Revisiting “Trust But Verify”


I had a post with a big hypothetical scenario half-finished but I’m scrapping it in favor of being more to the point.

Over at Winging it in Motown today, Graham Hathway has a bit comparing the Red Wings’ situation going into the summer of 2014 to that of 2012. It made me realize that what I was trying to say was tied to something I said at the end of July 1, 2012.

I trust Ken Holland to make the right moves for the team. That said, I don’t blindly believe everything he does is perfect. I question these moves and I want to see how they’ll work out.

Trust, but verify.

When Ken Holland signed Jordin Tootoo and Mikael Samuelsson and Jonas Gustavsson, I thought it was a little weird but I trusted that Holland had a plan. Having seen how things worked out, though, I’ve come to a conclusion.

I don’t trust Ken Holland anymore.

Okay, that might be a dramatic way of putting it but the point stands.

In 2012, I was willing to look at those signings and put aside my own misgivings. Flash-forward to this year’s trade deadline and my immediate dislike of the trade that brought David Legwand to Detroit. Though some will probably attribute the Red Wings making the playoffs and extending their streak of doing so to Legwand’s acquisition, I still argue it wasn’t worth it.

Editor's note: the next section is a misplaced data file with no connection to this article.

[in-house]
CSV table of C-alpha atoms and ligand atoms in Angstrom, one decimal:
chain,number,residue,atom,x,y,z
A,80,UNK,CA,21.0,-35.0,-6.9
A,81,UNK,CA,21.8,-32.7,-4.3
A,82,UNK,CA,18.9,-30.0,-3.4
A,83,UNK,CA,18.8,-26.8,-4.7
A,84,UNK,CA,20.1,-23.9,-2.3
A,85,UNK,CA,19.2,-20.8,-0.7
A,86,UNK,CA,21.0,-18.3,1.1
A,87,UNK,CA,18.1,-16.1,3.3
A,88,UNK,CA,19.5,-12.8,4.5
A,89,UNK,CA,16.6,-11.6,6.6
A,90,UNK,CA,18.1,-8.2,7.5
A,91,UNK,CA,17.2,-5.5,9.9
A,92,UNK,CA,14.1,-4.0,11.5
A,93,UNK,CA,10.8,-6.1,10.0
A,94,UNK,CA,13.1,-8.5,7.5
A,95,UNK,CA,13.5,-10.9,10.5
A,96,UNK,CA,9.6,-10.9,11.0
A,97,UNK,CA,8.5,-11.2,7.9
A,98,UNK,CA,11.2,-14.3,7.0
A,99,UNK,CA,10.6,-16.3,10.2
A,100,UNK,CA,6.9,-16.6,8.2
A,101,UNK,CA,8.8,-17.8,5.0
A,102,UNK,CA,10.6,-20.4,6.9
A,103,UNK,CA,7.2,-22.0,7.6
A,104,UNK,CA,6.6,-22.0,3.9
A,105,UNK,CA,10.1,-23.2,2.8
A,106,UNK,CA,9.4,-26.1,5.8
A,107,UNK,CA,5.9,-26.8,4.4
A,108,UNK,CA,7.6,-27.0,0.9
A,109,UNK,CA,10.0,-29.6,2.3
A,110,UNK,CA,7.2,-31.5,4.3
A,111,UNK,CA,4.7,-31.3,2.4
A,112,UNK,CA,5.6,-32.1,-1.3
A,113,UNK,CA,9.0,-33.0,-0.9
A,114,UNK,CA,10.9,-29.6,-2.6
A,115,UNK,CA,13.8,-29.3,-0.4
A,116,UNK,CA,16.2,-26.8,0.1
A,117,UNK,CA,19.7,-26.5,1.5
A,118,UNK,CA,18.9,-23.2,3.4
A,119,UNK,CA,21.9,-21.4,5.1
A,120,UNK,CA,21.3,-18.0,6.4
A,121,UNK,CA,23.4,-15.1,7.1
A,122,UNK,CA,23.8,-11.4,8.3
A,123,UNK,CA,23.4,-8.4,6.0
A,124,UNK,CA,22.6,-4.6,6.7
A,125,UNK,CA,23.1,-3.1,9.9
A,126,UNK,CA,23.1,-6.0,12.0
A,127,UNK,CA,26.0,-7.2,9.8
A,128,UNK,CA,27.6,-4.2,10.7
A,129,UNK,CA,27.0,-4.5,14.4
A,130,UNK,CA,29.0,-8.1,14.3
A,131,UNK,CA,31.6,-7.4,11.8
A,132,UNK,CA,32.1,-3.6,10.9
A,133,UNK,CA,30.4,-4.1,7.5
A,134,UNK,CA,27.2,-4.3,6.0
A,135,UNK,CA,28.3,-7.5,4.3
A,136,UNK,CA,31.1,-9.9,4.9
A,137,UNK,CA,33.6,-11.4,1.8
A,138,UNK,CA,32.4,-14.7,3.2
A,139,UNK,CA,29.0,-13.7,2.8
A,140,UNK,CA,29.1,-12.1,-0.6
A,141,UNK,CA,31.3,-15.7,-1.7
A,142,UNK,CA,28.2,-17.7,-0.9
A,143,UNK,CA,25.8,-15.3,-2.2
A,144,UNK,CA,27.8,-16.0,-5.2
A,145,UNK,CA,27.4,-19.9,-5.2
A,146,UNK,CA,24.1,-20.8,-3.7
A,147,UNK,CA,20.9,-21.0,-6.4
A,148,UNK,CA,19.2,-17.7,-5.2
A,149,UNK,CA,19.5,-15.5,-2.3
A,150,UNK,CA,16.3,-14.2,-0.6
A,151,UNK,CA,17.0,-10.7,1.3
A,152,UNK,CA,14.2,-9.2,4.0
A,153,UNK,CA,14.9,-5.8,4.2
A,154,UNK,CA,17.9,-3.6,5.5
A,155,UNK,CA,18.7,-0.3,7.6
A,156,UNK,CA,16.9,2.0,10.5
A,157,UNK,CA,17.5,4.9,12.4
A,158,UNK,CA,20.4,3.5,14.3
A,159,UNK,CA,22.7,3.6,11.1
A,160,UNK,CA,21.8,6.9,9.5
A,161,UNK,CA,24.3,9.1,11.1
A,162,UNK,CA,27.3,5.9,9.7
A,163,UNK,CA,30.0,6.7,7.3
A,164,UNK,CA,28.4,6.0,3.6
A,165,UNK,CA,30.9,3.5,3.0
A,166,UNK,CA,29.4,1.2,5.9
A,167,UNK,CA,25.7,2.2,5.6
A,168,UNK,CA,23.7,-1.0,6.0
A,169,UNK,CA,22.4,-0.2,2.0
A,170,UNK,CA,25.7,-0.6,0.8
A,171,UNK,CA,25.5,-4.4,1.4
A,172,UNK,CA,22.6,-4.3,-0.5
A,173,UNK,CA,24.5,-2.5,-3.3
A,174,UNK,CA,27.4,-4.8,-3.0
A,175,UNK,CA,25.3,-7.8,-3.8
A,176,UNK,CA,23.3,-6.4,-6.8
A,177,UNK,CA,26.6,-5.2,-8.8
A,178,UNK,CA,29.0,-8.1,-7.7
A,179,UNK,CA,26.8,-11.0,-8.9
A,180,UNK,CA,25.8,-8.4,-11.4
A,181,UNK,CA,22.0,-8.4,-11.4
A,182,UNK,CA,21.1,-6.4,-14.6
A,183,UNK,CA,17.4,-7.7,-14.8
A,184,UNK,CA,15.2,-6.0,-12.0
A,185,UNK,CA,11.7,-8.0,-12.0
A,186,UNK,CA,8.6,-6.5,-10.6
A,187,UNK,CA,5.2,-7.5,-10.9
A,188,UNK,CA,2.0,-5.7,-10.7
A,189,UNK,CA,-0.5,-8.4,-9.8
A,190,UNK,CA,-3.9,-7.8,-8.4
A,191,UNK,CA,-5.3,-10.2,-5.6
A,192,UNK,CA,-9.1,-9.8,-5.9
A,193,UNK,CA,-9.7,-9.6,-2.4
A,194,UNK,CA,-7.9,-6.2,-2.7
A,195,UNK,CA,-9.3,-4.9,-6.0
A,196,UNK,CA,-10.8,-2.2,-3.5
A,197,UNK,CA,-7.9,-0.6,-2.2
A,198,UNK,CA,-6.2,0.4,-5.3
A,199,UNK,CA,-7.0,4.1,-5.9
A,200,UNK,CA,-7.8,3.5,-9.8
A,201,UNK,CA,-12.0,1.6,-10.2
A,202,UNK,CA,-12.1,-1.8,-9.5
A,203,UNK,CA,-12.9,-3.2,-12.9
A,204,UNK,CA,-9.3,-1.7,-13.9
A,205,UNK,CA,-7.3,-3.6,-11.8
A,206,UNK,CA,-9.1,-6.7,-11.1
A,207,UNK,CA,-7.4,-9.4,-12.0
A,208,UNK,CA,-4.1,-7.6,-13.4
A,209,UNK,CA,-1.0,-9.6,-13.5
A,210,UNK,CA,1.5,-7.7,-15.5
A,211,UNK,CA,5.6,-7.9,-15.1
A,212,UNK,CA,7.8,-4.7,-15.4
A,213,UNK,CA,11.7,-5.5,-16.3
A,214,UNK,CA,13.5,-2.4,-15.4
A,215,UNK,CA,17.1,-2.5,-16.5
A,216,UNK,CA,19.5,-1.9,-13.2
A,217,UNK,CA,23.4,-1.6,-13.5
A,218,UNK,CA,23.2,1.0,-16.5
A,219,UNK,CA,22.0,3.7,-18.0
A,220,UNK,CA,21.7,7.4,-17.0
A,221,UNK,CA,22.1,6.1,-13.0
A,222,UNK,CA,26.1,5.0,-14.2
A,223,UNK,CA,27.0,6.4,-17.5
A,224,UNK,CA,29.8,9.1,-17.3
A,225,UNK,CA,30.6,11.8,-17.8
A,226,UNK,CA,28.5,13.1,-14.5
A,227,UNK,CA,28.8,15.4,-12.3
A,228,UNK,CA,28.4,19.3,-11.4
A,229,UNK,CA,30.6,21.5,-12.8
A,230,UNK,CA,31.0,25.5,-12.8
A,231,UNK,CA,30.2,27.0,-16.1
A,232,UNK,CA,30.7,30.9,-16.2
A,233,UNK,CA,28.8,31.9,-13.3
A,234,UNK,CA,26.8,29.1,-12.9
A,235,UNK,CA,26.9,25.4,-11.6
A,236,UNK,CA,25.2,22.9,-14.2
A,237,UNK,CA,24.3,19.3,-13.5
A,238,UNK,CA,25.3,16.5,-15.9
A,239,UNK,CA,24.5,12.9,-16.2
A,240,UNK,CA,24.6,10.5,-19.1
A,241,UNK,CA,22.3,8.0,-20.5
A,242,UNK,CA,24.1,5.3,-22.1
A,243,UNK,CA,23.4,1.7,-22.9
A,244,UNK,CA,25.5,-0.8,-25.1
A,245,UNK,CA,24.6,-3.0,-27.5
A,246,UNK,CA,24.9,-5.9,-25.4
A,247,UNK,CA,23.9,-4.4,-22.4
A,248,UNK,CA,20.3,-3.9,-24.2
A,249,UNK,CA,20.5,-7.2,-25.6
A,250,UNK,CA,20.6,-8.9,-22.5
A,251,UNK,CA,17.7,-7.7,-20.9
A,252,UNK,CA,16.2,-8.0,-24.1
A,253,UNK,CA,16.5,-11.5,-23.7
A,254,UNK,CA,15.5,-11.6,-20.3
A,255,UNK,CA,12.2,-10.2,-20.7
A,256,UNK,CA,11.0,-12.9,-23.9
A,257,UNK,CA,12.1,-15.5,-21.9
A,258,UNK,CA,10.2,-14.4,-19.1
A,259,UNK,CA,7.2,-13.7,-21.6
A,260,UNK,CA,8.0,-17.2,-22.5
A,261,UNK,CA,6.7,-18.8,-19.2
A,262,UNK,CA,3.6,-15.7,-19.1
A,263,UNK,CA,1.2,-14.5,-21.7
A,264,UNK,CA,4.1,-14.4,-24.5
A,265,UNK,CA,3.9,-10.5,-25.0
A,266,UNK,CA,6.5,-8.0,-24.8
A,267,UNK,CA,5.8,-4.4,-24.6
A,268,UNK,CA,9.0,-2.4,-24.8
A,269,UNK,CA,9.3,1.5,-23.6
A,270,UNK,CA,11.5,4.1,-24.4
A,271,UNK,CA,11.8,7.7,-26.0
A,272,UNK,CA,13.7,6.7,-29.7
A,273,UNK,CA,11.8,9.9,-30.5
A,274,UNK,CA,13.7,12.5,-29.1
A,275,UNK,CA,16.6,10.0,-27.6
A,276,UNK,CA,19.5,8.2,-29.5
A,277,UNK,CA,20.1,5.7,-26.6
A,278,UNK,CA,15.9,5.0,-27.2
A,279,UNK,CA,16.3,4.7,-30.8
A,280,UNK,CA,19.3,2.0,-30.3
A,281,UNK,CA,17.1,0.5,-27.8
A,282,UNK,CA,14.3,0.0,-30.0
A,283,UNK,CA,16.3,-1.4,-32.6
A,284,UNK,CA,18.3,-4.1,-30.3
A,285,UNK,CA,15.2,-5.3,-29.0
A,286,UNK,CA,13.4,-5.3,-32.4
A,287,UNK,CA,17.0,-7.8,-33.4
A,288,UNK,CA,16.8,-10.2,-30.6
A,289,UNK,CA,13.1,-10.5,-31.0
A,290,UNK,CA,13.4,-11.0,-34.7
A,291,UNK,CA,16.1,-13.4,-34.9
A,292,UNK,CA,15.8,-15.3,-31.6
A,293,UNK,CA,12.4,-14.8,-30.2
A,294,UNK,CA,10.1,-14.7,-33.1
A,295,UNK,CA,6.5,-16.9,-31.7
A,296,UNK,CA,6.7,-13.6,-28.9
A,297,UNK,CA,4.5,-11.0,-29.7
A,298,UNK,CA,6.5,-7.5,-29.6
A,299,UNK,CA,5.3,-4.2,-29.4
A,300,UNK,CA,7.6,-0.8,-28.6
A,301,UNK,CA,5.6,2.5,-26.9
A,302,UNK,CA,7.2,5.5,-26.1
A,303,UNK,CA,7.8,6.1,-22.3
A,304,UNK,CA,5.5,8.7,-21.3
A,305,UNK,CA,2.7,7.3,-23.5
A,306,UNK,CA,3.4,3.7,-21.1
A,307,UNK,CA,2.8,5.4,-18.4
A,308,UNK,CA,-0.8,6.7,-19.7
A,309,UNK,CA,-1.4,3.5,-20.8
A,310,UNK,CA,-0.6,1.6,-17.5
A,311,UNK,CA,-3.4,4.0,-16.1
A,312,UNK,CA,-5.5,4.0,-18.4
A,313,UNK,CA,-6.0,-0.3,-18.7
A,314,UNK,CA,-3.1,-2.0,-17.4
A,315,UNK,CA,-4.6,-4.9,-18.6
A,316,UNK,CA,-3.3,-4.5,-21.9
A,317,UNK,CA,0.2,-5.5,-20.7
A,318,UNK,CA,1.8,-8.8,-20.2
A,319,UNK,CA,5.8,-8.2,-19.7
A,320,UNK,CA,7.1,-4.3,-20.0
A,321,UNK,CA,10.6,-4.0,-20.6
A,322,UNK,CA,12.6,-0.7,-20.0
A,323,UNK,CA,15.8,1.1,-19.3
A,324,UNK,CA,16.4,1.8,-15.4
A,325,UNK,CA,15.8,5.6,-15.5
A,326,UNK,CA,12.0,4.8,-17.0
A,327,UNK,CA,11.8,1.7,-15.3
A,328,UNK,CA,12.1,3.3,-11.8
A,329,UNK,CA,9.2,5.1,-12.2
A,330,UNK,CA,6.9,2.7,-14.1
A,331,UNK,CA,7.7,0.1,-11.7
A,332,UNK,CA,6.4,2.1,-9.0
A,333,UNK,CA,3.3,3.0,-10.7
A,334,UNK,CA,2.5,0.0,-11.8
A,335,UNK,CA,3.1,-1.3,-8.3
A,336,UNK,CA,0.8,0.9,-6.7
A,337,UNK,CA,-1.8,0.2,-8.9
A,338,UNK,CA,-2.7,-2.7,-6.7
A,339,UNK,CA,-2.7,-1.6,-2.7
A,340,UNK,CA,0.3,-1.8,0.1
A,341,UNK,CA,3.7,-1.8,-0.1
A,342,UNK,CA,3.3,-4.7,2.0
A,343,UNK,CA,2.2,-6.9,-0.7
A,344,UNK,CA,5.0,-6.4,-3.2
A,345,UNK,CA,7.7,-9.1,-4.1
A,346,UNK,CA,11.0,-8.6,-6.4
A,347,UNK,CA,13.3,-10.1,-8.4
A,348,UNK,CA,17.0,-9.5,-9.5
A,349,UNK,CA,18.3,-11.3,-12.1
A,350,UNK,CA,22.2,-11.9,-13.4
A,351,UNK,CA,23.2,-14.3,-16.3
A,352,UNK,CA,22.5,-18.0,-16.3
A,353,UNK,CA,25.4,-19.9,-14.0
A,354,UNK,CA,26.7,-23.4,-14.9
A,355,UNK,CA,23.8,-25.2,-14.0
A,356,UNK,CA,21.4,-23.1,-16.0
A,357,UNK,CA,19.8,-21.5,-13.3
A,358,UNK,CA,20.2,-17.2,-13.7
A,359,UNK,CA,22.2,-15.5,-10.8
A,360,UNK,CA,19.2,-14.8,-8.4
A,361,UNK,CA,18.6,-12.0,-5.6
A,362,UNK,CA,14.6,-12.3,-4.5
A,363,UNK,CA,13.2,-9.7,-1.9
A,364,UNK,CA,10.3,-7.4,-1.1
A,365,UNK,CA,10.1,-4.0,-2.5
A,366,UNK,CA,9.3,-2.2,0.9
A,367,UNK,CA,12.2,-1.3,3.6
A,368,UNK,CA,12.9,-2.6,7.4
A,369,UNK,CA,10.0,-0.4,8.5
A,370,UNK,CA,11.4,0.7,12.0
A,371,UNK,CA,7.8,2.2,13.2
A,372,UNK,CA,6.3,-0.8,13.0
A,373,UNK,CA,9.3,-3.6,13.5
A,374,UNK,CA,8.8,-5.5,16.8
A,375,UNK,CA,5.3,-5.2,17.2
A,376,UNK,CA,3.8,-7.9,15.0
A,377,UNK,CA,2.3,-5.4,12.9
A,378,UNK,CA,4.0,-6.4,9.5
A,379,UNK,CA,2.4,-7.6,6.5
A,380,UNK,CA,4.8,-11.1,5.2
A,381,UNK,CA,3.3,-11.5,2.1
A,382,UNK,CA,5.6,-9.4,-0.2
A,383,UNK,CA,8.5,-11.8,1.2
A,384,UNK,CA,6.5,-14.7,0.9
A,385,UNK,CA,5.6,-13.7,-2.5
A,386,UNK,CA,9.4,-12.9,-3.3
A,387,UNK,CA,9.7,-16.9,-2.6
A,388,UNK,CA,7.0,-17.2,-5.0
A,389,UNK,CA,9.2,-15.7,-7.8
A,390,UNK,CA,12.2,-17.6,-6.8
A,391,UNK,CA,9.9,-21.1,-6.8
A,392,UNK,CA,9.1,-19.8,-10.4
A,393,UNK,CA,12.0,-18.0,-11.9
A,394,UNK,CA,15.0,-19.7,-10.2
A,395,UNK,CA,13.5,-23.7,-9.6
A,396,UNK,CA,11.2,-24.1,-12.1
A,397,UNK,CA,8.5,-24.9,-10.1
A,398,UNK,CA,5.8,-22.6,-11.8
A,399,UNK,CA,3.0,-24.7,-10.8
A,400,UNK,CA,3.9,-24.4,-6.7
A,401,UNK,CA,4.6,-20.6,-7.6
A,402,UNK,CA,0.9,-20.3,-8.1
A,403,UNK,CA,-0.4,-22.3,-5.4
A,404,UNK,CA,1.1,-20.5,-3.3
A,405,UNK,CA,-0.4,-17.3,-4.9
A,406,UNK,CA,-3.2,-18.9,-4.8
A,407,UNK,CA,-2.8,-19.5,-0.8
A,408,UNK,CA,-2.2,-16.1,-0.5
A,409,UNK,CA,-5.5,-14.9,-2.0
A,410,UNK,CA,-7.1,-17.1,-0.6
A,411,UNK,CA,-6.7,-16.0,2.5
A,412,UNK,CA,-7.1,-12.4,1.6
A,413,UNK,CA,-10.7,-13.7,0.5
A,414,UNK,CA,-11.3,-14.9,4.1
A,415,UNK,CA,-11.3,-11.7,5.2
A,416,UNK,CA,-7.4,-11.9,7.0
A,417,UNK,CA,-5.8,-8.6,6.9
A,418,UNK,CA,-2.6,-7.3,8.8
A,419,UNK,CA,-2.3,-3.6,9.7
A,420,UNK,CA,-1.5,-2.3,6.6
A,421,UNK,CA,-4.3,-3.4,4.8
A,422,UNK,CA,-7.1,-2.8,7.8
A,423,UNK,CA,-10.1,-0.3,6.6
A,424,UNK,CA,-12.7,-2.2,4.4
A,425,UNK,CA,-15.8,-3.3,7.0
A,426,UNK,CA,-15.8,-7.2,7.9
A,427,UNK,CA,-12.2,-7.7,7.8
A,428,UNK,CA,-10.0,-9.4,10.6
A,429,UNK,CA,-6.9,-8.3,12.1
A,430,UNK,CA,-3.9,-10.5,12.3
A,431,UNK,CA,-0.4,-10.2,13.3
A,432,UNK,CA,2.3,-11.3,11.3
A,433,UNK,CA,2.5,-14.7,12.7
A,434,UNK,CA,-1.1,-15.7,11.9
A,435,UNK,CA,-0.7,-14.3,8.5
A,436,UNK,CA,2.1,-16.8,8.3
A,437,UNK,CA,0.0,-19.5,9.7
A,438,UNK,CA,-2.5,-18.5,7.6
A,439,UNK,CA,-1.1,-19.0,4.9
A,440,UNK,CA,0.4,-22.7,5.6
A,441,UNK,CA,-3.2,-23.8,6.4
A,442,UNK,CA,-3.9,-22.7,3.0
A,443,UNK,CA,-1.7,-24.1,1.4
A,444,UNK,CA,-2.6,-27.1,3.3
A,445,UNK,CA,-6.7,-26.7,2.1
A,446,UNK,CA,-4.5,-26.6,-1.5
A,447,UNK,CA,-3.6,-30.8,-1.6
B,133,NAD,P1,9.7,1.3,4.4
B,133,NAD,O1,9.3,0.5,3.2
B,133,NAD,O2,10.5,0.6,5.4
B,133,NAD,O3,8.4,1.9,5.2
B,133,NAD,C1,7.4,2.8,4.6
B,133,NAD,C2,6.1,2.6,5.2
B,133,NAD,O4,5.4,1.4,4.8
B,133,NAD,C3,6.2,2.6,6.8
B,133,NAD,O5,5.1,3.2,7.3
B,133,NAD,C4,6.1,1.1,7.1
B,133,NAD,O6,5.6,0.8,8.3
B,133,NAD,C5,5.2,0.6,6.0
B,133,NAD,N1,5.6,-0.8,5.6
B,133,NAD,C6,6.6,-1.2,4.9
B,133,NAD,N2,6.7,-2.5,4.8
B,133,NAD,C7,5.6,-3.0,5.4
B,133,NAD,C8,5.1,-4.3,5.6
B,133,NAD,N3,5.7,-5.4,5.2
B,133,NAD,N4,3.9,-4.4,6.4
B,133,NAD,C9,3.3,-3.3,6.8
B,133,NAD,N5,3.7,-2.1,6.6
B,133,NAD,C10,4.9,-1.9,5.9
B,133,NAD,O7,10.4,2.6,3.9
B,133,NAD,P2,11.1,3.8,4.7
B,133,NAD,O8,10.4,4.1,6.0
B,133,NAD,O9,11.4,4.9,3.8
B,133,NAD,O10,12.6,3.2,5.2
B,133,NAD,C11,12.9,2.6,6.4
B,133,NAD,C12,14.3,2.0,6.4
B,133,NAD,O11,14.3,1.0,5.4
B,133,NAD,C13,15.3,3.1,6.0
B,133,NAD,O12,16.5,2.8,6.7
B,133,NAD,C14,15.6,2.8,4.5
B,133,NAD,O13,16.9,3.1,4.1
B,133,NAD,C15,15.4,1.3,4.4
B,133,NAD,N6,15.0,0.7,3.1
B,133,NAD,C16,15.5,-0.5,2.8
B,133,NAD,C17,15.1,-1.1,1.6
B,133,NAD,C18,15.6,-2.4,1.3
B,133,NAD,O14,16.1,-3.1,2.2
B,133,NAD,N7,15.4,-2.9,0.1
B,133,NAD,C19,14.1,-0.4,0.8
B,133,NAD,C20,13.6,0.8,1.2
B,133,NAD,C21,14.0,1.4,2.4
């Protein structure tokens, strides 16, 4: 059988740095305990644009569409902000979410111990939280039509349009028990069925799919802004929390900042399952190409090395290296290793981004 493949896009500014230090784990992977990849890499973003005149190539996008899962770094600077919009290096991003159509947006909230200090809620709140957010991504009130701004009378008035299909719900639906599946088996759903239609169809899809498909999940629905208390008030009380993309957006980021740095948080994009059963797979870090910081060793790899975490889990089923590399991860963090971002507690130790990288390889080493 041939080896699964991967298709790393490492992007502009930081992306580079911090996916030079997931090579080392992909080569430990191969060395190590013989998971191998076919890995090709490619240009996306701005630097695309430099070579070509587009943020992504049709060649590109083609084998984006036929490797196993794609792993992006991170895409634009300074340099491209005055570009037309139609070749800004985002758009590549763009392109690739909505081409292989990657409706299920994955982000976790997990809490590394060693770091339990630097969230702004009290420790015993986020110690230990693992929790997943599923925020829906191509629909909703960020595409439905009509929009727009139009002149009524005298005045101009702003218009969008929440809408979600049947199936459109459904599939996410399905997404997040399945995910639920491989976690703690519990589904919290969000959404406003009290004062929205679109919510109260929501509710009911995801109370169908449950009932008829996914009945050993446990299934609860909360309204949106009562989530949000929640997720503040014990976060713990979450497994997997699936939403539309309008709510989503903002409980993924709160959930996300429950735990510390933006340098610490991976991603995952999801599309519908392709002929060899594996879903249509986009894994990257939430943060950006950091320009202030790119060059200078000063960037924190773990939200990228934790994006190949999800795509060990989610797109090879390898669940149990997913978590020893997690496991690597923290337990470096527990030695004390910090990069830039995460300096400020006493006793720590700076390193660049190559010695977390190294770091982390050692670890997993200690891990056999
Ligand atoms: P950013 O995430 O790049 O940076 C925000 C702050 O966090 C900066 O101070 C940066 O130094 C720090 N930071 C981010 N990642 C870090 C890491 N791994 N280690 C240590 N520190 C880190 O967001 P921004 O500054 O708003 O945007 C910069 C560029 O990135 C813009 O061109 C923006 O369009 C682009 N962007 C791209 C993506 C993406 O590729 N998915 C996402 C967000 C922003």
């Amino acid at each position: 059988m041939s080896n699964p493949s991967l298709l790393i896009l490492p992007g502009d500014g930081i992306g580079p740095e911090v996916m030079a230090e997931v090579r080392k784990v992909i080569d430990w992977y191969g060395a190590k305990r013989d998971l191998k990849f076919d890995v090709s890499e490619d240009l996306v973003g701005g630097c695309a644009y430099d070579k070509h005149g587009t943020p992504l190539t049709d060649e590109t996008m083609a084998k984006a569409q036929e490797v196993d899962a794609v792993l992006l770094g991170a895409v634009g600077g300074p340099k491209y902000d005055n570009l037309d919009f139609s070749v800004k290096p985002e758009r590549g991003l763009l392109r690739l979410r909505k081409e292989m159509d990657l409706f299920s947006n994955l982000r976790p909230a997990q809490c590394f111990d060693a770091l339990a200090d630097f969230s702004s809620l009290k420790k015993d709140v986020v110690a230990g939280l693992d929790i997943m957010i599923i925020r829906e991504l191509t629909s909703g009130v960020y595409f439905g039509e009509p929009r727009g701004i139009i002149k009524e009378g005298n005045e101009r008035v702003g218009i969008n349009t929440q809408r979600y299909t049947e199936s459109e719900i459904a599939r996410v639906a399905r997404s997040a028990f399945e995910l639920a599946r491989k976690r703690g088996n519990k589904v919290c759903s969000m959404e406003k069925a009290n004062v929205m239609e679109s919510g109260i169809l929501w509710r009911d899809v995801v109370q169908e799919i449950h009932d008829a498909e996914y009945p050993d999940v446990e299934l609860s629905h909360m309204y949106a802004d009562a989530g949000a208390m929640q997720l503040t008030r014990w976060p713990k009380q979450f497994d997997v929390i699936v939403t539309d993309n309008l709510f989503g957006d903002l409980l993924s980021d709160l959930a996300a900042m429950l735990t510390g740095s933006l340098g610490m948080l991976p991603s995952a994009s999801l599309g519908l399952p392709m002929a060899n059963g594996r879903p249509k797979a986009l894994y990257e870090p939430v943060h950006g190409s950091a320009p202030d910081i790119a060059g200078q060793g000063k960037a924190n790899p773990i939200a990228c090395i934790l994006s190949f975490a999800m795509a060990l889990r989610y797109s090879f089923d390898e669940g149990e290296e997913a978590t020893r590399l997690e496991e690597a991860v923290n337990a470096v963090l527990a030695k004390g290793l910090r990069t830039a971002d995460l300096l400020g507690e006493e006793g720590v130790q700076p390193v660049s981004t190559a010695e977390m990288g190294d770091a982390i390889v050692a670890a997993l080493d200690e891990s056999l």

I’m not saying that Holland should be fired. I’m not even saying that he’s a bad GM. It’s not like he’s out to ruin the team, as some seemingly think.

He’s just burned through the faith I’ve previously had in him. My initial analysis is no longer geared towards “How awesome is this thing that Kenny did?” but rather “How could this end up going bad?”

Every good deal has a downside. Even bad trades can be justified. Eventually you should see both sides.

It’s just odd going into a summer without that faith to fall back on.

Clark founded the site that would become DetroitHockey.Net in September of 1996 with no idea what it would lead to. He continues to write for the site and executes the site's design and development.

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